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“Tsunami Of New Supply”: China Slumping Office Rental Market Faces Historic Crisis


“Tsunami Of New Supply”: China Slumping Office Rental Market Faces Historic Crisis

Several years ago, a new, if slightly less ambitious, “Big short” trade emerged in US capital markets when several hedge funds – including Carl Icahn’s – took aim at US malls, shorting various CMBS tranches or stocks outright, in anticipation of the continued deterioration of US bricks and mortar retailers in general and the mall experience in particular. This trade paid off handsomely several years ago, at which point it stabilized near lifetime lows. Not longer thereafter, in the immediate aftermath of the post-covid Work From Home shift, a new big short trade emerged, one targeting office space which has been sitting vacant at far higher rater than during the pre-covid world.

And while that particular trade has yet to pay off in the US, there is one place where office bears may strike gold first.

As Caixin notes, for the last few decades, the clusters of office buildings that reach into the sky above major Chinese cities have served as a symbol of the country’s economic rise. But over the last year, however, those same structures have begun to look like more of a drag.

Office buildings in Beijing on Nov. 26. Corporate demand for office space in China collapsed after the first quarter of 2022. Photo: VCG

Contrary to the US where office lockdowns kicked in parallel with the covid lockdowns, the Chinese market for office space did well during much of the pandemic. After an initial slump in the first year Covid emerged, the market bounced back big in 2021, underpinned by strong demand from tech and finance companies. Analysts had predicted a strong 2022 as well. Instead, corporate demand for office space collapsed after the first quarter. Even China’s biggest cities, where demand is usually the strongest, were not spared.

“The market performed well in the first quarter, so we thought our forecast that the Beijing office market would be solid in 2022 would become a reality, but nobody expected a sudden downturn in the second quarter,” an insider at a property market research firm told Caixin.

The reason why 2022 was so dismal for commercial real estate in China is due to disruptions from repeated Covid-19 lockdowns coupled with a government crackdown on the tech industry, a major leaser of prime office space. With the end of “zero Covid,” there has been some hope that commercial real estate might lurch back into another rapid recovery, but industry insiders suggest that any rebound is still a way off, and will be complicated by a coming rush of new supply this year.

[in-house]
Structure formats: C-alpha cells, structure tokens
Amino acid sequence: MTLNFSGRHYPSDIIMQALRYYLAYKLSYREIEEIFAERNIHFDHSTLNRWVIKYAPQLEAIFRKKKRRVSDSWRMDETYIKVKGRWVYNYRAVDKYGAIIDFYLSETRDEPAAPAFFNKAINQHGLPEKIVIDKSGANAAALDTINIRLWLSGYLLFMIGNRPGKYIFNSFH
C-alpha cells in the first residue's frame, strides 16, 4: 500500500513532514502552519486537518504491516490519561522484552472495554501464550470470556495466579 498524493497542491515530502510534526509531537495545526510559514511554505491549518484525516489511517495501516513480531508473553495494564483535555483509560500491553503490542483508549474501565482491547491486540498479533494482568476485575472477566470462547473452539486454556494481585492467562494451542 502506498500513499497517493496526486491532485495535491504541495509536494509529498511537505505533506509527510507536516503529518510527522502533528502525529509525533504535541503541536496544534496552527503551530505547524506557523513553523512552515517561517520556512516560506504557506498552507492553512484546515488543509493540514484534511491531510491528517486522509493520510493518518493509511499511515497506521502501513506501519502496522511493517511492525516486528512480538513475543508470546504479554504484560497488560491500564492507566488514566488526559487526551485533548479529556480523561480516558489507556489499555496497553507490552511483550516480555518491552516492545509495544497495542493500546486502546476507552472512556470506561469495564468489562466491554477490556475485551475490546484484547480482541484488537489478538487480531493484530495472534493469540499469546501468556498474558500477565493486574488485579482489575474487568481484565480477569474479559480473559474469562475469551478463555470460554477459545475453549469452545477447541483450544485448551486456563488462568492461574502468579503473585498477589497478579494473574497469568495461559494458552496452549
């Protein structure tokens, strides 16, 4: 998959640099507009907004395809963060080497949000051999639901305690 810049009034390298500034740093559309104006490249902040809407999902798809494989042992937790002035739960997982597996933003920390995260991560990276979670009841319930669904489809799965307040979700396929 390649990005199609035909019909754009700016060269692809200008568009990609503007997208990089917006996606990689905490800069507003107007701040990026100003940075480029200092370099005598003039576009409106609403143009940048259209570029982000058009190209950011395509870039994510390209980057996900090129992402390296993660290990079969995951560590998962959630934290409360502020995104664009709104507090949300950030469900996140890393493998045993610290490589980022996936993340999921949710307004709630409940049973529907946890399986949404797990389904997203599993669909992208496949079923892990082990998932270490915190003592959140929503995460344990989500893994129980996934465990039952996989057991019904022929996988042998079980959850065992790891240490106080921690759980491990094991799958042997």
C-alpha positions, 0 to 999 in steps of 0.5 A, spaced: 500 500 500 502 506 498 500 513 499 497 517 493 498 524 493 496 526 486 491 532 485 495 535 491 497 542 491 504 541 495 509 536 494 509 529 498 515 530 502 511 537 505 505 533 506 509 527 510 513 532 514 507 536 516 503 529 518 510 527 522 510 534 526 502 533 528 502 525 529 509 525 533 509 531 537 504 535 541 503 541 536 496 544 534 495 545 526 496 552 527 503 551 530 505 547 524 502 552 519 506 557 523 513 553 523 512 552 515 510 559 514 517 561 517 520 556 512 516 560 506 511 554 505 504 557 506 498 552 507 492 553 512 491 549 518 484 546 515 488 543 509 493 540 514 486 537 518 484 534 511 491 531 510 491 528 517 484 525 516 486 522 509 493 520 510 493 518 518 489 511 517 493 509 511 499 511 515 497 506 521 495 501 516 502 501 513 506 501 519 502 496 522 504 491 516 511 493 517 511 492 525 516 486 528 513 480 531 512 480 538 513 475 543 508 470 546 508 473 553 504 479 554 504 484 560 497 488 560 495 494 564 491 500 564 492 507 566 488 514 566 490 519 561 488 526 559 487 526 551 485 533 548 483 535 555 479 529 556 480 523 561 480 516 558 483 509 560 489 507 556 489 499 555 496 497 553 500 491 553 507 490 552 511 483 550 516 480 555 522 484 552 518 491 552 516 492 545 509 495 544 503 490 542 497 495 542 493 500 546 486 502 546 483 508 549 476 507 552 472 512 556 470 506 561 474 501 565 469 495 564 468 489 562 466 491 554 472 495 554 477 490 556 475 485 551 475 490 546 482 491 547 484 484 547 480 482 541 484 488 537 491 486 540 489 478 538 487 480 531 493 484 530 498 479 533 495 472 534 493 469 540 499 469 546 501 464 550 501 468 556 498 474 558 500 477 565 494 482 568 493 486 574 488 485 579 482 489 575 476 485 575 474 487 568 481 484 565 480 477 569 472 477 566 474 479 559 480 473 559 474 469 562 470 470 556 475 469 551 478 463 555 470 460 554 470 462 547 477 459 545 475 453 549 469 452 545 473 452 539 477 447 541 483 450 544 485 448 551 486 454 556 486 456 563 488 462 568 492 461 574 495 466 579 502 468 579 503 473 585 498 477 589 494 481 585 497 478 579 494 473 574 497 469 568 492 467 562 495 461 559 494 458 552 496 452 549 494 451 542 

The slump in office occupancy comes at a bad time for an economy that depends so heavily on real estate, particularly when the residential market remains plagued by an unprecedented debt and liquidity crisis. Real estate contributes an estimated 25% of China’s GDP through direct and indirect channels, according to Wang Tao, chief China economist at UBS Investment Bank. Goldman recently calculated that China’s property market was the world’s single largest asset class.

While office space’s share of that contribution is difficult to pin down, investment in commercial property, which includes both office buildings and shopping centers, accounted for 12% of total real estate investment last year, according to the National Bureau of Statistics.

In 2022, China’s largest cities of Beijing, Shanghai, Guangzhou and Shenzhen all suffered losses in net leased office space — an industry metric of the amount of newly leased space minus the total included in canceled leases.

In Beijing last year, net leased premium office space plunged to 81,300 square meters (875,106 square feet) from about 1 million square meters in 2021, according to data from Savills PLC, a real estate consultancy. All of last year’s gains took place in the first quarter, when net leased office space came in at 95,000 square meters, according to Savills data. That means renters canceled a net 13,700 square meters in office leases in the following three quarters. As more leases got canceled, the vacancy rate for Grade A office space nationwide rose 1.5 percentage points in 2022 to 16%, according to Cushman & Wakefield, another real estate consultancy.

The trend could also be seen in Shanghai, Guangzhou and Shenzhen. In the southern Chinese metropolis of Guangzhou, net leased office space fell by 1,130 square meters in 2022, the first time in 10 years that the amount of office space in canceled leases exceeded the amount rented, according to Cushman & Wakefield data.  The same goes for vacancy rates outside these four major cities. In several province capitals, the vacancy rate has exceeded 30%, according to a Cushman & Wakefield report from last month.